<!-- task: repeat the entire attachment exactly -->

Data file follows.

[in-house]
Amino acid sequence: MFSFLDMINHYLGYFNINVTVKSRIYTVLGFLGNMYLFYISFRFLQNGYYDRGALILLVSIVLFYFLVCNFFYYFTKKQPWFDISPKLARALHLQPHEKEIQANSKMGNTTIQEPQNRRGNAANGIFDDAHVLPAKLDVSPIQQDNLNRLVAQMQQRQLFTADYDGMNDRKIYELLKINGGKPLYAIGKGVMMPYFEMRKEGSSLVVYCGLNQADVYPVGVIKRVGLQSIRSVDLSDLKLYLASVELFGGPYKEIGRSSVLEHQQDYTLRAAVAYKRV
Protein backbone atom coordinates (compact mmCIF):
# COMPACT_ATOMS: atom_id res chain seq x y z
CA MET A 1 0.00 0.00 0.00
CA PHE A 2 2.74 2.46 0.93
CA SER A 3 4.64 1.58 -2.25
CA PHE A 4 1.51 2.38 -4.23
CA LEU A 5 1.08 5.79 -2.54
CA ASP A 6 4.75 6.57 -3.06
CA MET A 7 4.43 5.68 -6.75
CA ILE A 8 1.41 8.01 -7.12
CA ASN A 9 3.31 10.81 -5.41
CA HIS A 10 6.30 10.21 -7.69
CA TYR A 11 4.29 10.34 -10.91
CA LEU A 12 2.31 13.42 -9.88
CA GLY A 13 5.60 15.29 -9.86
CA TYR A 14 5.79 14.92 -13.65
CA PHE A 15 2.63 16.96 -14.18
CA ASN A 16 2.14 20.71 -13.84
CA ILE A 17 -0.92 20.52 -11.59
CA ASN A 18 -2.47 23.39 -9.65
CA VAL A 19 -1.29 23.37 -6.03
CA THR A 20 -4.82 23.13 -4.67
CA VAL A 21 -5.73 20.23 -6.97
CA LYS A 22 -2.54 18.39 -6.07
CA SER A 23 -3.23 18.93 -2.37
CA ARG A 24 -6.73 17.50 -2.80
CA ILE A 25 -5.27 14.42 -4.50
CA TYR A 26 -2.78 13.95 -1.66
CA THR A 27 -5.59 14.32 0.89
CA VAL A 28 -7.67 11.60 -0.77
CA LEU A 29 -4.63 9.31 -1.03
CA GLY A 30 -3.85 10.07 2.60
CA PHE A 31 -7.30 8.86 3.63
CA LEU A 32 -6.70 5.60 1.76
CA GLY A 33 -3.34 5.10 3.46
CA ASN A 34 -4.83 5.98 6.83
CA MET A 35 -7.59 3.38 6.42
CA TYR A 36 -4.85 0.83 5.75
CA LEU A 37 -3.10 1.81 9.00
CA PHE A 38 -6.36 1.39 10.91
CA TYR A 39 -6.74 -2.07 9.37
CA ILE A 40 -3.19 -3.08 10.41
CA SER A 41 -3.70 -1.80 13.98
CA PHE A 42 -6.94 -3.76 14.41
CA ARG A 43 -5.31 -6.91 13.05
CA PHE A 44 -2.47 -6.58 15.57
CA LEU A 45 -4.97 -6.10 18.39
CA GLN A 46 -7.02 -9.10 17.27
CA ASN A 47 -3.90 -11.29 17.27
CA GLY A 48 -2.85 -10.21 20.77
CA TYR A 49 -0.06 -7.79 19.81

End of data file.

[in-house]
Amino acid sequence: MFSFLDMINHYLGYFNINVTVKSRIYTVLGFLGNMYLFYISFRFLQNGYYDRGALILLVSIVLFYFLVCNFFYYFTKKQPWFDISPKLARALHLQPHEKEIQANSKMGNTTIQEPQNRRGNAANGIFDDAHVLPAKLDVSPIQQDNLNRLVAQMQQRQLFTADYDGMNDRKIYELLKINGGKPLYAIGKGVMMPYFEMRKEGSSLVVYCGLNQADVYPVGVIKRVGLQSIRSVDLSDLKLYLASVELFGGPYKEIGRSSVLEHQQDYTLRAAVAYKRV
Protein backbone atom coordinates (compact mmCIF):
# COMPACT_ATOMS: atom_id res chain seq x y z
CA MET A 1 0.00 0.00 0.00
CA PHE A 2 2.74 2.46 0.93
CA SER A 3 4.64 1.58 -2.25
CA PHE A 4 1.51 2.38 -4.23
CA LEU A 5 1.08 5.79 -2.54
CA ASP A 6 4.75 6.57 -3.06
CA MET A 7 4.43 5.68 -6.75
CA ILE A 8 1.41 8.01 -7.12
CA ASN A 9 3.31 10.81 -5.41
CA HIS A 10 6.30 10.21 -7.69
CA TYR A 11 4.29 10.34 -10.91
CA LEU A 12 2.31 13.42 -9.88
CA GLY A 13 5.60 15.29 -9.86
CA TYR A 14 5.79 14.92 -13.65
CA PHE A 15 2.63 16.96 -14.18
CA ASN A 16 2.14 20.71 -13.84
CA ILE A 17 -0.92 20.52 -11.59
CA ASN A 18 -2.47 23.39 -9.65
CA VAL A 19 -1.29 23.37 -6.03
CA THR A 20 -4.82 23.13 -4.67
CA VAL A 21 -5.73 20.23 -6.97
CA LYS A 22 -2.54 18.39 -6.07
CA SER A 23 -3.23 18.93 -2.37
CA ARG A 24 -6.73 17.50 -2.80
CA ILE A 25 -5.27 14.42 -4.50
CA TYR A 26 -2.78 13.95 -1.66
CA THR A 27 -5.59 14.32 0.89
CA VAL A 28 -7.67 11.60 -0.77
CA LEU A 29 -4.63 9.31 -1.03
CA GLY A 30 -3.85 10.07 2.60
CA PHE A 31 -7.30 8.86 3.63
CA LEU A 32 -6.70 5.60 1.76
CA GLY A 33 -3.34 5.10 3.46
CA ASN A 34 -4.83 5.98 6.83
CA MET A 35 -7.59 3.38 6.42
CA TYR A 36 -4.85 0.83 5.75
CA LEU A 37 -3.10 1.81 9.00
CA PHE A 38 -6.36 1.39 10.91
CA TYR A 39 -6.74 -2.07 9.37
CA ILE A 40 -3.19 -3.08 10.41
CA SER A 41 -3.70 -1.80 13.98
CA PHE A 42 -6.94 -3.76 14.41
CA ARG A 43 -5.31 -6.91 13.05
CA PHE A 44 -2.47 -6.58 15.57
CA LEU A 45 -4.97 -6.10 18.39
CA GLN A 46 -7.02 -9.10 17.27
CA ASN A 47 -3.90 -11.29 17.27
CA GLY A 48 -2.85 -10.21 20.77
CA TYR A 49 -0.06 -7.79 19.81